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90th Tour de France - July 5-27, 2003

Gilberto Simoni - There's always tomorrow

Giro winner comes good in Loudenvielle

By Gabriella Ekström in Loudenvielle

"I still want to fight."
Photo: © J. Devich/Cyclingnews

After riding for days on end in merciless heat, the Tour de France riders finally saw the temperature drop under 30 degrees and big rain drops started to fall just as the riders got in the team buses and left Loudenvielle at the end of stage 14. Gilberto Simoni, who has suffered terribly in the heat, had hoped for rain and stormy weather today, but was never able to experience the blessing of the rain during the stage.

After just four of the stage's 191 kilometres, a 17 man strong group attacked from the peloton, and the man who wore the maglia rosa to Milano was one of them. "It was indeed a very early break, but as we went along I realised that the collaboration was good and that the work was fairly easy. I knew I didn't have to worry about things like intermediate sprints or mountain prizes, instead I focused only on the stage win."

An attack from Laurent Dufaux on Col du Portillon shredded the leftovers from the break into pieces, and with Dufaux over the summit followed only his former teammate and friend Richard Virenque and Simoni. "I knew they were friends, and I could also see that during the stage, but I wasn't really worried about a possible collaboration between the two of them," said 'Gibo' while fuelling up on water after the stage. "On a race course like this, and especially with this kind of finish, I don't think you can reach an agreement with anyone. It's everyone for themselves."

After outsprinting Dufaux in the shadow of Col de Peyresourde, 'Gibo' was both overjoyed and amazed and told Lance Armstrong behind the podium that he had no idea how he managed to win.

"I was very clear in my mind this morning that I wanted to win this stage. My team manager Giuseppe Martinelli came up to me yesterday and told me to go home. He thought I'd be better off at home instead of being dropped on every climb here. I said I didn't want to go. There's something in my character that prevents me from giving up, so I told him that I really wanted to go on with the race. Even if I'm having a bad day, I still want to fight. A winner is someone who doesn't give up, someone who thinks that if today wasn't good, tomorrow must be better."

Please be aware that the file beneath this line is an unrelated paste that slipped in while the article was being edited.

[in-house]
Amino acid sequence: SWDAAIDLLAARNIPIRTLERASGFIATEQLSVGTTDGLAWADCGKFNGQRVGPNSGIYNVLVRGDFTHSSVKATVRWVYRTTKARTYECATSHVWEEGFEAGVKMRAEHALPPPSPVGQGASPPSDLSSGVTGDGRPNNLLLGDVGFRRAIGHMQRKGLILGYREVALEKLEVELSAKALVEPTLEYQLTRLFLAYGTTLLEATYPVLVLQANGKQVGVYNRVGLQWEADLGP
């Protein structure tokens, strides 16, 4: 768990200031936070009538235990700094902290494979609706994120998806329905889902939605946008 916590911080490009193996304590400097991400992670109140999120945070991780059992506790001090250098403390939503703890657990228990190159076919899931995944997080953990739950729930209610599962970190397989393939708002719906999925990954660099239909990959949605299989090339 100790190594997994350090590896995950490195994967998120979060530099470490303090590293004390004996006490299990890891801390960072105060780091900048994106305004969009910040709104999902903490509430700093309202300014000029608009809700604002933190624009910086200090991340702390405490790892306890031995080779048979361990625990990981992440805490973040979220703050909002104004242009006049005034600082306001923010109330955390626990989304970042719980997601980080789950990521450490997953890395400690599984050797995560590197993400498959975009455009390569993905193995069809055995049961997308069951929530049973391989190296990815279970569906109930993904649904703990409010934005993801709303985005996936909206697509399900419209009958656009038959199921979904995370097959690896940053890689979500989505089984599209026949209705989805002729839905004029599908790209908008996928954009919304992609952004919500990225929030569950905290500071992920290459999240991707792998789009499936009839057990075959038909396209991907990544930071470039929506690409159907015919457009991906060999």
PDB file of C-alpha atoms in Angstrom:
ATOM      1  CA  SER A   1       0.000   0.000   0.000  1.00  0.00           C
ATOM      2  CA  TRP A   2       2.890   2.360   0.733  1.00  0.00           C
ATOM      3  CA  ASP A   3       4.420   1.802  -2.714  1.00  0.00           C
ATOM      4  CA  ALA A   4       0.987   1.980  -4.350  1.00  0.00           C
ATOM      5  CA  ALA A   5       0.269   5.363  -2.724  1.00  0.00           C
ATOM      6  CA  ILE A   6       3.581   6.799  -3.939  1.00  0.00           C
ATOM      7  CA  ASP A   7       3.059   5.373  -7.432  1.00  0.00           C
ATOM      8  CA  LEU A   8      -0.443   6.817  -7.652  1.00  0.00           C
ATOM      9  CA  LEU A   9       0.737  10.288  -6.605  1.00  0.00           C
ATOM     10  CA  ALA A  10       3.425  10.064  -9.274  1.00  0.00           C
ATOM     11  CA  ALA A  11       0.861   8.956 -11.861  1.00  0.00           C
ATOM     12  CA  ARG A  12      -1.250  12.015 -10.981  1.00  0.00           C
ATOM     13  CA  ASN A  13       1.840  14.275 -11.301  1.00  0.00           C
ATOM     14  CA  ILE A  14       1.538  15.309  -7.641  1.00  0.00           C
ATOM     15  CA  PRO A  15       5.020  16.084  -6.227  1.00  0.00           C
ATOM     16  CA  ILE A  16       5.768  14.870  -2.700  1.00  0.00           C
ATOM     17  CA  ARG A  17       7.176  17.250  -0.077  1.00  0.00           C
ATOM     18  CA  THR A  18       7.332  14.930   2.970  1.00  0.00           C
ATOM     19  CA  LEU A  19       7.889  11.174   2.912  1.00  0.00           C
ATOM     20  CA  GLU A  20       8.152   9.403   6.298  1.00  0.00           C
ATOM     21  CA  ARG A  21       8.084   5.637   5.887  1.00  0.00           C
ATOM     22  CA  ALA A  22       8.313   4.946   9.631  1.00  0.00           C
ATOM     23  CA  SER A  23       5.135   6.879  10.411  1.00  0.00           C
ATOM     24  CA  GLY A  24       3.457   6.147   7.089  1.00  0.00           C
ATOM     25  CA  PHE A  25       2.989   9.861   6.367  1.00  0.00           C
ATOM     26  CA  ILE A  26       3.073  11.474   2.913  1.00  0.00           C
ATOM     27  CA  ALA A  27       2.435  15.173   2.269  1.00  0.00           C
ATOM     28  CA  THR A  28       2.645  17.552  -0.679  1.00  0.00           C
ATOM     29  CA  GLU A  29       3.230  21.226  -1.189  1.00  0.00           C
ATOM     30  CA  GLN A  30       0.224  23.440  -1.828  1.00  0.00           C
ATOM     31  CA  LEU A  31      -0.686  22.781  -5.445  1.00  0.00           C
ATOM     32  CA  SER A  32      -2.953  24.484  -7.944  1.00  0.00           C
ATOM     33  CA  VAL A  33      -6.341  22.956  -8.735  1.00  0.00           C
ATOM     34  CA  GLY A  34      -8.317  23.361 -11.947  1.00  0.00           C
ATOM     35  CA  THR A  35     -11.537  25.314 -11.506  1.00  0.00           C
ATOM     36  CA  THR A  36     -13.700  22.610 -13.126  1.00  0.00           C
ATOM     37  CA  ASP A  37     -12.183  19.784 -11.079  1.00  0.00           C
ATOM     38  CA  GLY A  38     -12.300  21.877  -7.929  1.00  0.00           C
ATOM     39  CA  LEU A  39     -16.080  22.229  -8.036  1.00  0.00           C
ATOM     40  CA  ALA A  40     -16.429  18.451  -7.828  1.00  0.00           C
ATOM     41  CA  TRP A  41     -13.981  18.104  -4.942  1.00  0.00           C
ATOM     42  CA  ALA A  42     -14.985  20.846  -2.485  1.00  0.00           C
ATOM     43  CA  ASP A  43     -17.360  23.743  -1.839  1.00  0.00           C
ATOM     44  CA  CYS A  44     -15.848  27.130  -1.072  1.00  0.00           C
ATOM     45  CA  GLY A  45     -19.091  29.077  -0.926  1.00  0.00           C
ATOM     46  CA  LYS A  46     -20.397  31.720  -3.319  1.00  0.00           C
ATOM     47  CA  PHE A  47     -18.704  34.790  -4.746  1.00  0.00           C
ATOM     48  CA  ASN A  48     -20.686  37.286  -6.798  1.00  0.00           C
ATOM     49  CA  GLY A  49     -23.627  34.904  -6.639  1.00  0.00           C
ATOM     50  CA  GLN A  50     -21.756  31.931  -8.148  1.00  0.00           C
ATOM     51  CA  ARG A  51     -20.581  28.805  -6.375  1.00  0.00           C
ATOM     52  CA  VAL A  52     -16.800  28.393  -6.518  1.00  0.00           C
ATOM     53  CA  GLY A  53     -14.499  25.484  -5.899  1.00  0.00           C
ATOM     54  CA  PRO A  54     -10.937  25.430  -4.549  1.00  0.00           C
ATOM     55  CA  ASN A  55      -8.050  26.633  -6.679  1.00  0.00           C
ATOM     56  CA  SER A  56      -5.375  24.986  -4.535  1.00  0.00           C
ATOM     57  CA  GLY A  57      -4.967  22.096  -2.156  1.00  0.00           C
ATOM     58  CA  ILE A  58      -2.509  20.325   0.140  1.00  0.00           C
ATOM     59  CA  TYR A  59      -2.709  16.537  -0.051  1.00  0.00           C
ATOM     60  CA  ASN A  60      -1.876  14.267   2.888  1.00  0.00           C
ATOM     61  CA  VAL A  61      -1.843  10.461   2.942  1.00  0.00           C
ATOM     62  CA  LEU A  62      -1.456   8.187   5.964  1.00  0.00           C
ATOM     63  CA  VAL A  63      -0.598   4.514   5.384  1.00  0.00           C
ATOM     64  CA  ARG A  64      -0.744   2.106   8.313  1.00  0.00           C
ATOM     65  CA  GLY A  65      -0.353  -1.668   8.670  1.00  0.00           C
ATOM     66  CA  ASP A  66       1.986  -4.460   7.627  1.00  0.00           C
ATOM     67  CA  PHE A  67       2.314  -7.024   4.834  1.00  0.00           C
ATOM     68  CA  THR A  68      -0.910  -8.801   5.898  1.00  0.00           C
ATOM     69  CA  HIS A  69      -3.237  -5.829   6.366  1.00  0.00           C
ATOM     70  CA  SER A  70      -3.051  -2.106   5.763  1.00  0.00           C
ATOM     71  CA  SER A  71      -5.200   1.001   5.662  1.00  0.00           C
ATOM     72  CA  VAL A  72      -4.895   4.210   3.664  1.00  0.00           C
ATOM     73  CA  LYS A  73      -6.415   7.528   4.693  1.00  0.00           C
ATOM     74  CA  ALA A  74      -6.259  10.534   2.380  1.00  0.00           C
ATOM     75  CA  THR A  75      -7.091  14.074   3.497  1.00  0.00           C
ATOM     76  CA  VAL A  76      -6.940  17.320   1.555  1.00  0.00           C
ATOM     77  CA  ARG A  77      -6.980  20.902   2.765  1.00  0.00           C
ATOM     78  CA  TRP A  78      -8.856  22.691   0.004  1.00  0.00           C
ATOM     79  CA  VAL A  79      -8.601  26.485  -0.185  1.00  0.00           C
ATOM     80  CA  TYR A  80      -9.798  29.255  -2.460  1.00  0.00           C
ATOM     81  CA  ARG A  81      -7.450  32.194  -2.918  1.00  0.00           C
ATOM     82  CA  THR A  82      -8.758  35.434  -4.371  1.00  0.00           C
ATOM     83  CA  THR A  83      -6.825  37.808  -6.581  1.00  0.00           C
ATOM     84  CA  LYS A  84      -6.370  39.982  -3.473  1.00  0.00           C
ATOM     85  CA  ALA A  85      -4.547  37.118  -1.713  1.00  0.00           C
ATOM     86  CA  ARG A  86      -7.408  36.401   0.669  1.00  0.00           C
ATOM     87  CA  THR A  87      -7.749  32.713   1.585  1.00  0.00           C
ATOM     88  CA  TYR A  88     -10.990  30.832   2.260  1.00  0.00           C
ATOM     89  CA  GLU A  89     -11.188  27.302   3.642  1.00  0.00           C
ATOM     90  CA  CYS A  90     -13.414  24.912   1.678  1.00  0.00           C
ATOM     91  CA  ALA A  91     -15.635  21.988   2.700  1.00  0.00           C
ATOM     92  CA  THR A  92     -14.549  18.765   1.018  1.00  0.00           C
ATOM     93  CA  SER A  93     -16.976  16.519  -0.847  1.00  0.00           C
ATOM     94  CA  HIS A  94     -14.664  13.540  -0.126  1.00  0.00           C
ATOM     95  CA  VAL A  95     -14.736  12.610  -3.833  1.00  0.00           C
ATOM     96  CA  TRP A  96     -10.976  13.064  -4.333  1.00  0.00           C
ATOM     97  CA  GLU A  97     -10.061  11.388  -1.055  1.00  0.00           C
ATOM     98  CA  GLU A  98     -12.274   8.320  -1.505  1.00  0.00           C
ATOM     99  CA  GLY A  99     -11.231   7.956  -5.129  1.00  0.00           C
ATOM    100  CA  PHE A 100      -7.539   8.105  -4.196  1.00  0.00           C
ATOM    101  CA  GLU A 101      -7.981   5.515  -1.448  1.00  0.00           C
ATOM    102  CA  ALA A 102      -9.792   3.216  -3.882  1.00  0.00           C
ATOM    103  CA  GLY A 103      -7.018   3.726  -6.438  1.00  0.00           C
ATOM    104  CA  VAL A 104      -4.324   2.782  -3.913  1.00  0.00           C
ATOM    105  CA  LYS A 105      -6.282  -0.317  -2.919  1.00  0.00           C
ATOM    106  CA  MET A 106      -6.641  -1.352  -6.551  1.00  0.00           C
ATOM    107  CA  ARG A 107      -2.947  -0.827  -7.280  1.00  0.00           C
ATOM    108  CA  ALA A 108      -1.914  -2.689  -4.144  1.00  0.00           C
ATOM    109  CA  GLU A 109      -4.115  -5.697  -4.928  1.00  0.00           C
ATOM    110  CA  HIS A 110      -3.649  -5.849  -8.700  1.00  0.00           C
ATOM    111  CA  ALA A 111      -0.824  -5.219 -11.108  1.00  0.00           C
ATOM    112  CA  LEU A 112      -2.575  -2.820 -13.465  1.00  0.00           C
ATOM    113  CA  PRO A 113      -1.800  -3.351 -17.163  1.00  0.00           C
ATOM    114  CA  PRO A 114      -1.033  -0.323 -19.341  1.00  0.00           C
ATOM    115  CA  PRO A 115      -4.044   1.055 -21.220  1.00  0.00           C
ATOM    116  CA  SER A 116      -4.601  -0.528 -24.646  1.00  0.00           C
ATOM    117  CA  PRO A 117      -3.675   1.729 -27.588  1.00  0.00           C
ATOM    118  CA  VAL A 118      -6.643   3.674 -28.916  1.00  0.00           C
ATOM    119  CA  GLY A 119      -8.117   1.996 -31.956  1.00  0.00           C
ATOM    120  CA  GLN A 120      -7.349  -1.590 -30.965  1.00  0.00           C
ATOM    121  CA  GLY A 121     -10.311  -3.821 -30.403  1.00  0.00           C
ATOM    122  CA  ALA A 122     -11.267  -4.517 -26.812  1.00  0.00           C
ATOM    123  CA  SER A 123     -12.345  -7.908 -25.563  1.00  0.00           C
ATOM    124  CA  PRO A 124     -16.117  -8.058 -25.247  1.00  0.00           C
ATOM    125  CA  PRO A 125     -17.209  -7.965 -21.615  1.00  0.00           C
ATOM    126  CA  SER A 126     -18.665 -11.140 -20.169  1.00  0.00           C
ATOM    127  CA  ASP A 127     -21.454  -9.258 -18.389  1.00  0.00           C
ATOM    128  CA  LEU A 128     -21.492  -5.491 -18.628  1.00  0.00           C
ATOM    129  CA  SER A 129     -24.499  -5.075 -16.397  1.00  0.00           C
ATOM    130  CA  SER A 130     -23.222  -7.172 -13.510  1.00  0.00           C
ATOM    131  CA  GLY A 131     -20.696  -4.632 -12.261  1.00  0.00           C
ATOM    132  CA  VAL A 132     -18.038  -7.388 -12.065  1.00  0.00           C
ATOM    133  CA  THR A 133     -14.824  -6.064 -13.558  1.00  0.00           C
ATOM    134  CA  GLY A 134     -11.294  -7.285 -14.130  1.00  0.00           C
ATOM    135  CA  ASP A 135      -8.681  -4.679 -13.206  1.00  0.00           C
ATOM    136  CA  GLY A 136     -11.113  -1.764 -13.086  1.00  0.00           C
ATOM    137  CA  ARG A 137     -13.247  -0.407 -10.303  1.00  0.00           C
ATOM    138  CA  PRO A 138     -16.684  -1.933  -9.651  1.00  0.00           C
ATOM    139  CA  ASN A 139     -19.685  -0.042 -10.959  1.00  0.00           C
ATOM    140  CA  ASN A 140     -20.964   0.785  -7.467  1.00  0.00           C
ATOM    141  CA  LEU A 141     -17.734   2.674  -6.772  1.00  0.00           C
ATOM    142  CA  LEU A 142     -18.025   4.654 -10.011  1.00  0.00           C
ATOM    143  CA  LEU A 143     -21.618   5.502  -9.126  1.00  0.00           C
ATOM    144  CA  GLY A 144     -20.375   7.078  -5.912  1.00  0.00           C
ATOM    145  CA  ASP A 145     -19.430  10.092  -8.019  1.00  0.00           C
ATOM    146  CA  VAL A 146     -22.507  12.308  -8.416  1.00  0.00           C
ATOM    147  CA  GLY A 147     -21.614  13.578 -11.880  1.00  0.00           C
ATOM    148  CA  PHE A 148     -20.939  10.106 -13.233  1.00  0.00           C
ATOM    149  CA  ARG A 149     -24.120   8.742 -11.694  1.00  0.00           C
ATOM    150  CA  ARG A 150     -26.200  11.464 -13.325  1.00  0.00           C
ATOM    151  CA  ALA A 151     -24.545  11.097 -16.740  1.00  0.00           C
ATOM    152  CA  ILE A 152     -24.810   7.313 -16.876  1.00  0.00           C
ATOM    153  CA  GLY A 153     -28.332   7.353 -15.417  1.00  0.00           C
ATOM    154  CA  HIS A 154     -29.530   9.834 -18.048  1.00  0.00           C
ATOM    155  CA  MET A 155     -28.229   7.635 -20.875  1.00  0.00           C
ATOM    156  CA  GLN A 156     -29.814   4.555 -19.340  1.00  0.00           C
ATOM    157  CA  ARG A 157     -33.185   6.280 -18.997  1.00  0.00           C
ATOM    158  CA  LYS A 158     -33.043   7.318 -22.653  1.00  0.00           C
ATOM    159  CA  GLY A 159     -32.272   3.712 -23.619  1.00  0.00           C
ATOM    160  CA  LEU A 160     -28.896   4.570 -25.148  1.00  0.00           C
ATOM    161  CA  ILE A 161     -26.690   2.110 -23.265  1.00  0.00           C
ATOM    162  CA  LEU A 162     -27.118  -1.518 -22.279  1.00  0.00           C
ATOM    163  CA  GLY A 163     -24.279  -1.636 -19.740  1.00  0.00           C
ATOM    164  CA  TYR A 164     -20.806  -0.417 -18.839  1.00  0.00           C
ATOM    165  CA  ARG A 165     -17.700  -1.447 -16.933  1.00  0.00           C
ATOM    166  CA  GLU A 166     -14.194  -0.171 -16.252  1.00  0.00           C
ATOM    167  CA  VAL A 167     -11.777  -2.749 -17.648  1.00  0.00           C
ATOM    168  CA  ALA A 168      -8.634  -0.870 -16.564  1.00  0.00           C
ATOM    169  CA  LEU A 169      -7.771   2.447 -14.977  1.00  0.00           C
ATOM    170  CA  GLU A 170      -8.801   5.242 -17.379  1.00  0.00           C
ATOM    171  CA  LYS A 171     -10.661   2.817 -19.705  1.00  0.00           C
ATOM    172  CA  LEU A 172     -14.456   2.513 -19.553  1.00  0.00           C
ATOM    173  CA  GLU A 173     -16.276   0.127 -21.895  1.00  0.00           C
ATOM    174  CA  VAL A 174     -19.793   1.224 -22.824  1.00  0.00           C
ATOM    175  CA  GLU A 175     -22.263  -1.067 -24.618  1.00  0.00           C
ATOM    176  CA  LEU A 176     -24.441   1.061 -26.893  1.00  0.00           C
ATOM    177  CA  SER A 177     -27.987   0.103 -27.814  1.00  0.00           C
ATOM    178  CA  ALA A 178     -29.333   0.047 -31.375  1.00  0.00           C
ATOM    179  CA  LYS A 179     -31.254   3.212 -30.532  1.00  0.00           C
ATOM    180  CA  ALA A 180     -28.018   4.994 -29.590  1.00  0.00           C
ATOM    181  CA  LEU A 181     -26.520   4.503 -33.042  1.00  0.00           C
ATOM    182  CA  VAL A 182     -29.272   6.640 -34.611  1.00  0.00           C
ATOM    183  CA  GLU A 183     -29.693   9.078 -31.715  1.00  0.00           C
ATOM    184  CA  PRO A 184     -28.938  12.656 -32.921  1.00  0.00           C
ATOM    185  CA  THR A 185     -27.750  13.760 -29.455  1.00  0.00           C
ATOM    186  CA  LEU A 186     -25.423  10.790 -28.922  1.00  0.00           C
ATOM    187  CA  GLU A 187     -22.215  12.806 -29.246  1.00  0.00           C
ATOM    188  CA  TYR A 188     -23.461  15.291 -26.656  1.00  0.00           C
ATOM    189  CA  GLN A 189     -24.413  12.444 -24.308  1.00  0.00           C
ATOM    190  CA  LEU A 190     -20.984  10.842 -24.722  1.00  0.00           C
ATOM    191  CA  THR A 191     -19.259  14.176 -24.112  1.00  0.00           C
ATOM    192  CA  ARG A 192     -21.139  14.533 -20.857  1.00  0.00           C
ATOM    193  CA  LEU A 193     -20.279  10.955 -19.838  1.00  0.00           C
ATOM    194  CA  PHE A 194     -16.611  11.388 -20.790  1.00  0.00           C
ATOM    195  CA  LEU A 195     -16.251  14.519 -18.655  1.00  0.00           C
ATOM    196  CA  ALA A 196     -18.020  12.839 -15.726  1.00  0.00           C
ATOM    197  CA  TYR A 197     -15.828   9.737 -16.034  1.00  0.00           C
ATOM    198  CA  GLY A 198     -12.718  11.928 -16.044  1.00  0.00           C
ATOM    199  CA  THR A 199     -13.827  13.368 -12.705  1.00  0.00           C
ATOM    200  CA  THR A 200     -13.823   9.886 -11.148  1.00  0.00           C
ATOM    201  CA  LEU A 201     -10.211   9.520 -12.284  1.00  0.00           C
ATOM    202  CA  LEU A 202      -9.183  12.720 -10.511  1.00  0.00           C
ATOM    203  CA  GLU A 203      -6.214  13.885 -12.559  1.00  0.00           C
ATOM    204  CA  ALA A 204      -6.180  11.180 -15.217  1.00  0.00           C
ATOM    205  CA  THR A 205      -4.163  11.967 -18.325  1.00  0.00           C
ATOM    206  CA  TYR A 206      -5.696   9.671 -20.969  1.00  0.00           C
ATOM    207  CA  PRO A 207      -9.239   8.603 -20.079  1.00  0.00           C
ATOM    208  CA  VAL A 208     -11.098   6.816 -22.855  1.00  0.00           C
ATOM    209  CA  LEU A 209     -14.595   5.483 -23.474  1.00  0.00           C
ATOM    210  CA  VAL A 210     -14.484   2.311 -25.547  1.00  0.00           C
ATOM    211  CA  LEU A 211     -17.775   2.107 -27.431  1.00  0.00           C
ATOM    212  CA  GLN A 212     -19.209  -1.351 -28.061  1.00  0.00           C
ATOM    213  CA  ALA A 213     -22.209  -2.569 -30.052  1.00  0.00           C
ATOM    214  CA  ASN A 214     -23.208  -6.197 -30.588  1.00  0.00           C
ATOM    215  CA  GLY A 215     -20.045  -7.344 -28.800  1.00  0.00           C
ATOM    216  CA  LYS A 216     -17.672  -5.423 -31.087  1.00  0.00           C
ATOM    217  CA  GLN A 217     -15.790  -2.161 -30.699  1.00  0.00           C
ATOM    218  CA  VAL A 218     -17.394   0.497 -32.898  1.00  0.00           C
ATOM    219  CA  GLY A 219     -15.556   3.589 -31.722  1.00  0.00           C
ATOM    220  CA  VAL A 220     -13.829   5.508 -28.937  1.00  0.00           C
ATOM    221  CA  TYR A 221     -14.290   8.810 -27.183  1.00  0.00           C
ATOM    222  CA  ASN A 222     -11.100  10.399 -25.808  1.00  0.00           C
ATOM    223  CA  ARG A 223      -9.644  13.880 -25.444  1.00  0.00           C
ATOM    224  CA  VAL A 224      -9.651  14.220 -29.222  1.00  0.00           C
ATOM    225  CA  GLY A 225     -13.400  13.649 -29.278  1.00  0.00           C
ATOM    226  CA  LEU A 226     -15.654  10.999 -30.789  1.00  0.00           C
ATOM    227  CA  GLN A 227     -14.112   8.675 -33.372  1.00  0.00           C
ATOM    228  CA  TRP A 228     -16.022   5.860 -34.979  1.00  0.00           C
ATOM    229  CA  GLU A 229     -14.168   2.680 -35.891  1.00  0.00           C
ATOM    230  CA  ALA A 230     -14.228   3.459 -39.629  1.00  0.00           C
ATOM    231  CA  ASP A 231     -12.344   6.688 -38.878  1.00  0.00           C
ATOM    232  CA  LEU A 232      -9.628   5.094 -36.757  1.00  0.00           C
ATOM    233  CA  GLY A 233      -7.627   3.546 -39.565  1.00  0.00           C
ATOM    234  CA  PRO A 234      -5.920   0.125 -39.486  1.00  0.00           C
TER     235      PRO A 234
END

After coming to the Tour with his mind set on a possible Giro/Tour double, 'Gibo' was keen to find some consolation after having his dream ruined by illness in the first week. "I have been going through some hard days, because I have been feeling really ill," he said. "I still don't know exactly what was wrong, because I never had a high temperature or so, but I was in really bad shape. It's ironic, because I was very satisfied with my ride in the prologue, where I was only 13 seconds behind the yellow jersey. I've never ridden such a good prologue before. Then in the team time trial on stage 4 we weren't able to do such a great race, but I'll blame that on our lack of experience in that kind of racing. I thought I would be able to recover well after that stage, but I couldn't.

"It is not the same thing to win a stage as it would have been to win the whole race, but it is definitely a achievement and not an easy one. I didn't want to go home without this one. I tried to get in a break yesterday, but it turned out be a bad break, so I went for it again today. In a way, my achievement here today make up for the bad days."

Almost one and a half hour behind Lance in the general classification, the yellow jersey is of course unreachable for Simoni this year, but is he still positive that the he will be able to conquest the Giro/Tour combination in the future?

"Yes, I believe I can. I targeted that this year and obviously I failed, but I will come back with that in my mind. Last time I rode the Tour was in '97, but then I had no such ambitions. This year, my goal was very different. My team and I need more experience in the team time trials, and I need to learn how to master the heat in a better way. It's a learning process to be able to perform well in the heat."

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